CC Sabathia, New York Yankees (92.2 mph average in 2012, 89.6 in 2013 debut): His 2.6 mph average fastball velocity drop during his first start raised many red flags for fantasy owners and analysts, but many of those people aren't considering the context. Sabathia, who was coming off October elbow surgery, was kept on a lighter schedule than usual this spring; his two starts and 10 innings pitched represented his second fewest of any spring training (he missed the 2005 exhibition season with an abdominal injury). He also historically exhibits lower velocity -- and poorer rotisserie stats -- in April than in future months; he averaged 92.6 mph in April 2010, 92.6 mph in April 2011 and 91.8 in April 2012, compared to 93.1 mph overall in those three years combined. I agree with colleague Eric Karabell's assessment of Sabathia's "struggles;" and any concern related to Sabathia's past workloads, offseason operation or 2012 velocity drop (92.2 mph) was already accounted for in my No. 17 ranking of him among starting pitchers.
Max Scherzer, Detroit Tigers (94.2 mph average in 2012, 91.8 in 2013 debut): Push the panic button with Scherzer, who recorded 135 of his 231 strikeouts with his fastball last season, if you wish. I'll counter that he has shown a history of mediocre velocity in April -- he's in the above chart twice -- and in his career, he has a 4.86 ERA in April and May, compared to 3.43 from June through September. Scherzer's "velocity woes" could create quite a buying opportunity, even if they extend four or five starts into his season.
John Axford, Milwaukee Brewers (96.1 mph average in 2012, 94.1 in first week of 2013): The charts above do demonstrate that a velocity drop is a bit more disconcerting for a reliever than for a starter, especially if you account for the quick hook many managers have with closers. Axford's 2.0 mph decline is perhaps the most troubling, because he needed to start the year hot in order to recapture his manager's favor following a disappointing 2012. But in his case, it's not necessarily velocity that's at the root of the problem -- his location is just as problematic. Though sample sizes contribute to this number, Axford has left his fastball up in the zone 8 percent more often thus far in 2013. Location was an issue for him in 2012, as well, so there's every reason to believe his won't be an overnight fix.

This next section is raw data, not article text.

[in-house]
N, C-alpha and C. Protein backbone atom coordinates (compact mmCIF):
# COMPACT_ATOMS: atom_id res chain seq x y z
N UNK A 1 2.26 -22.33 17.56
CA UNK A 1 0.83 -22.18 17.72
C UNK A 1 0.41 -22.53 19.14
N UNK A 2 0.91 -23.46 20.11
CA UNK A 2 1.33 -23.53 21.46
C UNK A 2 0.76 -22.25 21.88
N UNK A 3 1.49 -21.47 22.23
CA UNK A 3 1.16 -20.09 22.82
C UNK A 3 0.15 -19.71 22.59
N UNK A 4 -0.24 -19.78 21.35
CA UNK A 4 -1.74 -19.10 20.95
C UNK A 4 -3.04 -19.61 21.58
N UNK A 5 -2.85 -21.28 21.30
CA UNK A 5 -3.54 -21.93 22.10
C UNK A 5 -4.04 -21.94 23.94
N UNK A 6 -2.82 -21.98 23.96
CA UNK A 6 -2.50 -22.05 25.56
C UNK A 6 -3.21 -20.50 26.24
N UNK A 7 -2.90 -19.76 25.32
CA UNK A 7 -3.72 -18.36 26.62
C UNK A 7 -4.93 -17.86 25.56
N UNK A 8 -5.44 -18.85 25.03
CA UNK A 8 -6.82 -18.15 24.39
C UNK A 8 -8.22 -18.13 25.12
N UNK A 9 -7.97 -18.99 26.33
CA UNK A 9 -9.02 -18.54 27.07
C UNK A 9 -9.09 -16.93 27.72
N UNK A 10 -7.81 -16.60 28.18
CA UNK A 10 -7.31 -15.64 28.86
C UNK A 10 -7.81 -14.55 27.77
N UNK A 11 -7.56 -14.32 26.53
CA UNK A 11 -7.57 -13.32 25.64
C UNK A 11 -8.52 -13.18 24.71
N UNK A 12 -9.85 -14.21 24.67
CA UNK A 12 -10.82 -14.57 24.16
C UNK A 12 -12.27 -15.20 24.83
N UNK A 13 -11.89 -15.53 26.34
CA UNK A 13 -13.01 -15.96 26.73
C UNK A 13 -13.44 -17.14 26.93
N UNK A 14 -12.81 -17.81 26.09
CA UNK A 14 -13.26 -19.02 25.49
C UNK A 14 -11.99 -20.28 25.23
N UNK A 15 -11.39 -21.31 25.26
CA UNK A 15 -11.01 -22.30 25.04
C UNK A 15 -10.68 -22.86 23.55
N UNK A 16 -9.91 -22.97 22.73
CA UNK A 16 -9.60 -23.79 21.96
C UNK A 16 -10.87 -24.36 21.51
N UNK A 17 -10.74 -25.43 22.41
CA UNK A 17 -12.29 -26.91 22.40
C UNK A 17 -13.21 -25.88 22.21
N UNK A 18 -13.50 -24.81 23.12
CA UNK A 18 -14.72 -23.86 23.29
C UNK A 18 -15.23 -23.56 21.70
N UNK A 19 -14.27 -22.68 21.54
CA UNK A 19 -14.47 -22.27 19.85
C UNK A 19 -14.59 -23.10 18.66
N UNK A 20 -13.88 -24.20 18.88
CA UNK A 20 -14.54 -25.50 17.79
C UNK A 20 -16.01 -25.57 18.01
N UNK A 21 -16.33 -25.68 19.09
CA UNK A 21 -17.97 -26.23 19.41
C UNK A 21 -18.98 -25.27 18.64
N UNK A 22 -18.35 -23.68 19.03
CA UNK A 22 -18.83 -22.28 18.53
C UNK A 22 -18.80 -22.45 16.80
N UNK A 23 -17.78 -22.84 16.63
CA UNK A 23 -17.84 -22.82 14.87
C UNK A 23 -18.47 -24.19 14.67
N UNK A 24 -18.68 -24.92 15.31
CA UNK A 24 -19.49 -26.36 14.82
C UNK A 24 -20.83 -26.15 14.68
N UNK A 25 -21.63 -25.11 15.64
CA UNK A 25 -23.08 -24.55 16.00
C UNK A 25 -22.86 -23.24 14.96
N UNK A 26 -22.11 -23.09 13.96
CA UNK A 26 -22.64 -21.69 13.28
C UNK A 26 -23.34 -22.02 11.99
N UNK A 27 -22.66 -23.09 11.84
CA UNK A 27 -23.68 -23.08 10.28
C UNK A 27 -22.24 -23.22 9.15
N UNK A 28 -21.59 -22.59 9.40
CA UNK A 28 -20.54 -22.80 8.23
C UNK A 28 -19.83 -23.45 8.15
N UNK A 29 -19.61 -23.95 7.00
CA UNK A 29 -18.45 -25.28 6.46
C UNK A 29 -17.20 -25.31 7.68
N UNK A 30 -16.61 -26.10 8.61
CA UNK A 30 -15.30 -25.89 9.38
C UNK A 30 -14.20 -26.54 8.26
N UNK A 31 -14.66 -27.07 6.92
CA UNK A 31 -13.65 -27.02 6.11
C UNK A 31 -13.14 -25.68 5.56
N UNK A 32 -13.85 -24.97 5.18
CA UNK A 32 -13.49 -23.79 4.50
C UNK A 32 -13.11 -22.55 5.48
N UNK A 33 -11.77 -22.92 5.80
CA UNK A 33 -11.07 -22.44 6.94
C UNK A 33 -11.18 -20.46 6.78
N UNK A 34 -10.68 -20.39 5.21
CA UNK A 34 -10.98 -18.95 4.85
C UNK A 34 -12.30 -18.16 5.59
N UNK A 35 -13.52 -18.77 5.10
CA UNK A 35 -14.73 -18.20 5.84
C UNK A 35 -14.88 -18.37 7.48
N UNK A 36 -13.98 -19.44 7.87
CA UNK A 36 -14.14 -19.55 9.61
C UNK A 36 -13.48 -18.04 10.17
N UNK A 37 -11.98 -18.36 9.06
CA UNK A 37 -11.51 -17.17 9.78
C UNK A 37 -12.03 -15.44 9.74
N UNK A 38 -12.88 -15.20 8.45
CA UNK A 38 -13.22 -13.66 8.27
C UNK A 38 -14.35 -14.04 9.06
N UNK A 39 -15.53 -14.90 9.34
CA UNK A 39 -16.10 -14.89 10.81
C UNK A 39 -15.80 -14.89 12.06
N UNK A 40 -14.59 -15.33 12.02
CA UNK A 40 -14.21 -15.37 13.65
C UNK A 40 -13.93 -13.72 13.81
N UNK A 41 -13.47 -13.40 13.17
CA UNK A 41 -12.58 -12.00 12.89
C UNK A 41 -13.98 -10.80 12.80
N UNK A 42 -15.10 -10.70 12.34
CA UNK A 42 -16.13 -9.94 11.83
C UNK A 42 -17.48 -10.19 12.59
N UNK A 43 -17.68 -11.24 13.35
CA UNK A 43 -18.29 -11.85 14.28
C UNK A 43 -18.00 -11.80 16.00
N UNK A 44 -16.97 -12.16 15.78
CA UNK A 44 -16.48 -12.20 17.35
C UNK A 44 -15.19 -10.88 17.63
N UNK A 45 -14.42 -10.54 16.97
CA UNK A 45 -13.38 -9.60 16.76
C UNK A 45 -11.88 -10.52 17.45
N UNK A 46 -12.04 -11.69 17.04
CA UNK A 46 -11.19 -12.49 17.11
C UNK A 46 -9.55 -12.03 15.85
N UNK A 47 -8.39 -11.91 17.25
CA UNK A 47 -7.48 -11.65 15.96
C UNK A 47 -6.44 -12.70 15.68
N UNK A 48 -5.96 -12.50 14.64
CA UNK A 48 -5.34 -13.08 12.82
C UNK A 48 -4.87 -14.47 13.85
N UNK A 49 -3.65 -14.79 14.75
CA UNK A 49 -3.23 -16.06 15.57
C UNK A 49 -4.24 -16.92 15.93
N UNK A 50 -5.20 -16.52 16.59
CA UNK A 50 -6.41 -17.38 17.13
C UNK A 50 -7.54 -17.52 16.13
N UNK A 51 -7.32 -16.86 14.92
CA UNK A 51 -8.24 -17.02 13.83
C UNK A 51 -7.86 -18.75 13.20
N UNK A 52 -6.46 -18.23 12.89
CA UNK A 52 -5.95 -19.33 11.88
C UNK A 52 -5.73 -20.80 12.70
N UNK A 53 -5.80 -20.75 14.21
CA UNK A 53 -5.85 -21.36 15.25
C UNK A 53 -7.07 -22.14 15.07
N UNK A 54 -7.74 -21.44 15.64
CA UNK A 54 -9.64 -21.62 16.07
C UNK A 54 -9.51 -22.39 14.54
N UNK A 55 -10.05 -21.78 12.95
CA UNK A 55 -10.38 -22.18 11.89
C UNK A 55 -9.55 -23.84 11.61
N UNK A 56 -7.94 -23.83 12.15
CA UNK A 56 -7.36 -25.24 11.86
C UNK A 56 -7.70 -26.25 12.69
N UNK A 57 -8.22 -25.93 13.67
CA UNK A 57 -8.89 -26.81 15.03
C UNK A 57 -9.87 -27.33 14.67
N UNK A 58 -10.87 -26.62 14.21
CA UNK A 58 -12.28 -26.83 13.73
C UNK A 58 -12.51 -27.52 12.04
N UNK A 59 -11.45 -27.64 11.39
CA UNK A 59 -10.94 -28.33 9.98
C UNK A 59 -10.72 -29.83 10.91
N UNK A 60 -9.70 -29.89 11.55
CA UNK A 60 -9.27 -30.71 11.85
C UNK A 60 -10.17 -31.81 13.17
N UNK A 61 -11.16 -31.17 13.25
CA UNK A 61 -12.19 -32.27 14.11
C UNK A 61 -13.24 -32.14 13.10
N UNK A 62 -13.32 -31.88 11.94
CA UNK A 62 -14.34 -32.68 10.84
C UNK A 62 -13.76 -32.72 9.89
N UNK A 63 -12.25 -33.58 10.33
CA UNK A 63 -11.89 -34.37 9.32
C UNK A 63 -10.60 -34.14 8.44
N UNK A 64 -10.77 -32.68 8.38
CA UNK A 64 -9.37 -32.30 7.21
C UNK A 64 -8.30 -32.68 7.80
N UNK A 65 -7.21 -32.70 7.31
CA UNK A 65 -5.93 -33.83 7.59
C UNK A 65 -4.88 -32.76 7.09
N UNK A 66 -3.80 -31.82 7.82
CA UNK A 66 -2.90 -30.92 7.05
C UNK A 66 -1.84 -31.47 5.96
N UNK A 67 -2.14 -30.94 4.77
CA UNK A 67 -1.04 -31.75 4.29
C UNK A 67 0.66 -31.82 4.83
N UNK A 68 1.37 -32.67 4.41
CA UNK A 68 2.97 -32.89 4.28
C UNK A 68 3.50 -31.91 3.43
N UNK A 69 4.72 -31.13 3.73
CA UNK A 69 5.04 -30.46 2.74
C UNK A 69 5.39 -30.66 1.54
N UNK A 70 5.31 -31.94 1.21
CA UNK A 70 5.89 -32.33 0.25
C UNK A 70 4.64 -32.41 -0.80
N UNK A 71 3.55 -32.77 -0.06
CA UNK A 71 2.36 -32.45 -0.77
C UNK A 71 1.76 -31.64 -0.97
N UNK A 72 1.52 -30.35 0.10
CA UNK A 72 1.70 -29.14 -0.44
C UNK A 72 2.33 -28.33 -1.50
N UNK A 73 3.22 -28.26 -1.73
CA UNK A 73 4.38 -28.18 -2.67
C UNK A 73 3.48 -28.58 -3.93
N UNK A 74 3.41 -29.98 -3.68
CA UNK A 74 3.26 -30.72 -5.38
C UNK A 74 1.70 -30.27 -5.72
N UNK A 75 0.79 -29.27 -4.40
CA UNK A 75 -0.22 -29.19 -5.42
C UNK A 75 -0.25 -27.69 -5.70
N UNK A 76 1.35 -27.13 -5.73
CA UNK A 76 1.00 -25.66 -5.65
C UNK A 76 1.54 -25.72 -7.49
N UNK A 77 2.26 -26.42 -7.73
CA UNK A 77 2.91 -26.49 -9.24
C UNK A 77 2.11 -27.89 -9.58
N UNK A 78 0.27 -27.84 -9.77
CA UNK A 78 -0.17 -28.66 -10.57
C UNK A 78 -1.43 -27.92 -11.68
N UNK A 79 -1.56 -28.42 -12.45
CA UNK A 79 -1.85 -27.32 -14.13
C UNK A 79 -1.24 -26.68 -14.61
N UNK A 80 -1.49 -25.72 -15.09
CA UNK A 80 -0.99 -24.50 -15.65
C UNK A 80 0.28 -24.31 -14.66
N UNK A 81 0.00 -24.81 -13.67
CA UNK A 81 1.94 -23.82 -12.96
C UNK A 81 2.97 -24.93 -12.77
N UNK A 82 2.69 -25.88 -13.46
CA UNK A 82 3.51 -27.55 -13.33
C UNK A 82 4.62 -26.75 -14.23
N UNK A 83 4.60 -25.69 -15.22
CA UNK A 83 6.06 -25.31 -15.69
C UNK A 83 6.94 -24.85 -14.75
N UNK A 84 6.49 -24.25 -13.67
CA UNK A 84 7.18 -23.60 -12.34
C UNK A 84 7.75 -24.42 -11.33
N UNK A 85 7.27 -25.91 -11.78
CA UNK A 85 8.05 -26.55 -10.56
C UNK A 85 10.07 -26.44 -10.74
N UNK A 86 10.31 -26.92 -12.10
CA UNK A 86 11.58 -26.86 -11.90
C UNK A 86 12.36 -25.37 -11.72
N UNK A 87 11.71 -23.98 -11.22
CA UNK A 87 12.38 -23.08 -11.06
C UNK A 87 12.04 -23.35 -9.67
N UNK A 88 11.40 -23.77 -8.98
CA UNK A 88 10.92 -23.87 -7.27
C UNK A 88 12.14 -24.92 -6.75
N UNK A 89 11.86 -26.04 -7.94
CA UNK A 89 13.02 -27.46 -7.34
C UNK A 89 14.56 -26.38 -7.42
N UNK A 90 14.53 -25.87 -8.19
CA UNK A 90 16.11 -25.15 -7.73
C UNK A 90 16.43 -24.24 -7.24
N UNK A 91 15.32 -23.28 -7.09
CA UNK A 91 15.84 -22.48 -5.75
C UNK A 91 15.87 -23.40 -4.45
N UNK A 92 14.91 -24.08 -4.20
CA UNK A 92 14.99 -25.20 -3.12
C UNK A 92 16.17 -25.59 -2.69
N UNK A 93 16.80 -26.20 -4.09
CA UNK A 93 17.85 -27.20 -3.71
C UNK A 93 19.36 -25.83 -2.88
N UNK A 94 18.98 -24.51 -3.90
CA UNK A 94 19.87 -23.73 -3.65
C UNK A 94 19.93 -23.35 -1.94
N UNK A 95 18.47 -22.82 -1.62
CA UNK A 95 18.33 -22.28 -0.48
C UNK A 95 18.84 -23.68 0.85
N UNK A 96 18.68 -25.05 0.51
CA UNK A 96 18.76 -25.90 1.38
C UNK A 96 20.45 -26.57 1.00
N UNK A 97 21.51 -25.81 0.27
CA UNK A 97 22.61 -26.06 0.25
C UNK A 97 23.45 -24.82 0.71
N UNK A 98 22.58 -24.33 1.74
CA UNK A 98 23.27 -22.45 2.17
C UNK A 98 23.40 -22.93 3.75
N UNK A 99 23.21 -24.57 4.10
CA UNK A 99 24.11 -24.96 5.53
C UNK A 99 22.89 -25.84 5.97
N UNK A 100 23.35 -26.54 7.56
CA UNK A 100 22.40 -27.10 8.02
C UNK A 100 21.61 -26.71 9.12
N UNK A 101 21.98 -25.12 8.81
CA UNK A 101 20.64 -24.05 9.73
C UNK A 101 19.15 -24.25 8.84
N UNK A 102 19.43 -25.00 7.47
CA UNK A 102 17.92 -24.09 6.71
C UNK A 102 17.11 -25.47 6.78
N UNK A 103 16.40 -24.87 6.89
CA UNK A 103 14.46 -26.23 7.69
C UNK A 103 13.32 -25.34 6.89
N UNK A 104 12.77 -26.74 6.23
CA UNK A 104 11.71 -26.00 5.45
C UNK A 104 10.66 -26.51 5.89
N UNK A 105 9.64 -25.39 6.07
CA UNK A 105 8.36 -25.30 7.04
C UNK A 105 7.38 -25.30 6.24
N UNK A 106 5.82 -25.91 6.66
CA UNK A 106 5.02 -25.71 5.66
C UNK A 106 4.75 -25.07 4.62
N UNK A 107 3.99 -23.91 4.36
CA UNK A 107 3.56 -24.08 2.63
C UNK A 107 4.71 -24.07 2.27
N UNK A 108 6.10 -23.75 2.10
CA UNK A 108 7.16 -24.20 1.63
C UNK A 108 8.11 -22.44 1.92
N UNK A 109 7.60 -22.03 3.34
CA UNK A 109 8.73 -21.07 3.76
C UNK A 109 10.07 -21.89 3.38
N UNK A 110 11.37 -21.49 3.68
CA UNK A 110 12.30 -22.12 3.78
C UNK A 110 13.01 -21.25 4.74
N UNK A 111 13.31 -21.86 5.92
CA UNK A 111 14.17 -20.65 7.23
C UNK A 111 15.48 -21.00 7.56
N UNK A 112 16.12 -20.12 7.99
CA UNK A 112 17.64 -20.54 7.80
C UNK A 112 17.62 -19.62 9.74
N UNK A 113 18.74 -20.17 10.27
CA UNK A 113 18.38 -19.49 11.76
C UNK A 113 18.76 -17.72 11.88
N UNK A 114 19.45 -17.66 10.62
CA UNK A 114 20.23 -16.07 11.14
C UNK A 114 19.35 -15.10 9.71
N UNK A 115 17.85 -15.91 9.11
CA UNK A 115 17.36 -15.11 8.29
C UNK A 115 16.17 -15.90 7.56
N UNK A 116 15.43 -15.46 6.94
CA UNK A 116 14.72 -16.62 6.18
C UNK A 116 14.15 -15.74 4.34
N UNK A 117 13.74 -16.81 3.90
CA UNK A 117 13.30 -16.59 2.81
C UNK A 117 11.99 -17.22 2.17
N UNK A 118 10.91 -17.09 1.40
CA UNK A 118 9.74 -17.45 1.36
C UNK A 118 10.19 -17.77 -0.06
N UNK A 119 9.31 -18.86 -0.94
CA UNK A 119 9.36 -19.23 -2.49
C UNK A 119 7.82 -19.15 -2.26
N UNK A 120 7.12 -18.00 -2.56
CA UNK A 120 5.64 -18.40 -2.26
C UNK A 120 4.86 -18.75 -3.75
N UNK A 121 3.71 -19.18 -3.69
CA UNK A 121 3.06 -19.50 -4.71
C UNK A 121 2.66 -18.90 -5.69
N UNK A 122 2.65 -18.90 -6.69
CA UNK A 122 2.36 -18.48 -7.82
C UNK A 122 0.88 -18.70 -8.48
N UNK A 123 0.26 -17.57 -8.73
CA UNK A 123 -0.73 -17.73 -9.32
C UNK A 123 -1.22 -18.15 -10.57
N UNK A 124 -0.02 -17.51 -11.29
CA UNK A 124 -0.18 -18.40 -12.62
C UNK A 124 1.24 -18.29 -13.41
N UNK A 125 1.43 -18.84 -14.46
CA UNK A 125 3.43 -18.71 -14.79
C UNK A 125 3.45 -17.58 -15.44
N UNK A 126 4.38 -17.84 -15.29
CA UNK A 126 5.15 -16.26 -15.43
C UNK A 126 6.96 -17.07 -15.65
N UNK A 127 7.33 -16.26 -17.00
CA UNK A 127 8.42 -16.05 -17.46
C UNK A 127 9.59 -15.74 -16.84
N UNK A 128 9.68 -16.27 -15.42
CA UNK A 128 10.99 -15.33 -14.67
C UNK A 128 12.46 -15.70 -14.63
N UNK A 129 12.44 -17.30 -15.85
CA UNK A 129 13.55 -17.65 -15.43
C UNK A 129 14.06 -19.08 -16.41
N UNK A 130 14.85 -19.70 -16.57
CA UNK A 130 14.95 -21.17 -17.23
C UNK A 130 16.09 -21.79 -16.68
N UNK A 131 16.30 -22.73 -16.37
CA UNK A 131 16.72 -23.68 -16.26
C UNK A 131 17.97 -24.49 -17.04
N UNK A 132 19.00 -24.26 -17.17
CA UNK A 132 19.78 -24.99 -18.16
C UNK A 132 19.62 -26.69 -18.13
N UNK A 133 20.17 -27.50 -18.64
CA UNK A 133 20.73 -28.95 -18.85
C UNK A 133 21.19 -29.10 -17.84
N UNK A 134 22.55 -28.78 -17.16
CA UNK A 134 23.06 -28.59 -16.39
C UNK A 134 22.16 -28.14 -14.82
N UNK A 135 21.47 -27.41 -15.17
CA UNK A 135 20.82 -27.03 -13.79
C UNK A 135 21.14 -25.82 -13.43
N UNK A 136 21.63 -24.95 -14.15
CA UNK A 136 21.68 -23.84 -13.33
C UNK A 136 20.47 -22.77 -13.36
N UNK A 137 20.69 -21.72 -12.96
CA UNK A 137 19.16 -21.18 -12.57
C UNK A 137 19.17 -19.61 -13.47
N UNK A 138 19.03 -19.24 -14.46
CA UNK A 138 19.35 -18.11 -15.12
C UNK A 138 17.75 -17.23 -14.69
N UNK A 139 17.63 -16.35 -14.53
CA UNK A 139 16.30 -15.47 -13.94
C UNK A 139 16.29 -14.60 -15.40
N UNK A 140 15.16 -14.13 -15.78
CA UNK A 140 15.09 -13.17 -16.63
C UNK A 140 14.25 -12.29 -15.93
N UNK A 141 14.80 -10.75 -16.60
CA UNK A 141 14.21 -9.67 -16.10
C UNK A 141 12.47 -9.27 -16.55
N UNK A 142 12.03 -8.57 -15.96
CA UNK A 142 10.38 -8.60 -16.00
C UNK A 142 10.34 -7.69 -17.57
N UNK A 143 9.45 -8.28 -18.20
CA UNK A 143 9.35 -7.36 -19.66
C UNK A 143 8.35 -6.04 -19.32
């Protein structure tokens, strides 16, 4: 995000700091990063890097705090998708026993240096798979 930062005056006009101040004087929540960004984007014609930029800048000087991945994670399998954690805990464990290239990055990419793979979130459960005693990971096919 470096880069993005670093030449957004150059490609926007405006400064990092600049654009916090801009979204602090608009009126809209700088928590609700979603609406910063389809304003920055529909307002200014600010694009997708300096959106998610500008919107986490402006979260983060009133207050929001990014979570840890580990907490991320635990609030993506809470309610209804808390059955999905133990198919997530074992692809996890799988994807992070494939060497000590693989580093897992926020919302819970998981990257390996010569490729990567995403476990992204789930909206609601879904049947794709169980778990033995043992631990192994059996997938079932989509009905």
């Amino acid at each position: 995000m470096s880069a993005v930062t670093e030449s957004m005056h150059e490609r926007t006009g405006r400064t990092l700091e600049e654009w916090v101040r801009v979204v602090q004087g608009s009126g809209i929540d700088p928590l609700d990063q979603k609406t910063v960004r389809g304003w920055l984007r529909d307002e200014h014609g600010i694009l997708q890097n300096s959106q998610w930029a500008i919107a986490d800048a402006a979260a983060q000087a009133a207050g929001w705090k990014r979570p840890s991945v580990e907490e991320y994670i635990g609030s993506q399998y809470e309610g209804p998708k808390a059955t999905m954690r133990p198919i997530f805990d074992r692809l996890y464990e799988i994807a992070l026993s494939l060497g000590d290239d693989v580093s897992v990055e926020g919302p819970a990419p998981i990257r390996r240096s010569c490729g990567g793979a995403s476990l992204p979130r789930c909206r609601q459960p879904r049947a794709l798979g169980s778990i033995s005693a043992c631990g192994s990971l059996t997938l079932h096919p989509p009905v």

Justin Verlander, Detroit Tigers (94.1 mph average in 2012, 91.0 in 2013 debut): This isn't intended to inspire a panic, but the fact remains that Verlander's 91.0 mph average on April 1, followed by 91.4 mph on April 7, represented his lowest average fastball velocities in any start since 2009, the first season ESPN's pitch-tracking data was charted. And it'd be largely irrelevant if not for two things: One is that Verlander's annual fastball velocity was in a three-year pattern of decline, and the other is that he has amassed a major league-high 762 1/3 innings pitched (playoffs included) the past three seasons combined. In his defense, his numbers in those April 1 and 7 starts were fine -- 2.19 ERA and 1.22 WHIP -- but his performance bears watching in the coming weeks, being that there's not a substantial difference in value between a top-2 and top-10 fantasy starting pitcher.
Joe Nathan, Texas Rangers (93.9 mph average in 2012, 91.4 thus far in 2013): He's not going to get every call like Monday's game-ender, and any cause for alarm with his velocity drop is that it harkens memories of his early 2011, when he was fresh off Tommy John surgery. In the first two months of that season, Nathan was only 3-for-5 in save chances with a 7.63 ERA and 1.70 WHIP, his average fastball velocity 91.3 mph in those 17 appearances, before he returned to the disabled list with a flexor strain. Now 38, Nathan warrants more attention than in the past, though thus far his rotisserie stats have been fine and he faces little immediate competition for saves in the Texas Rangers' bullpen. No reason to panic.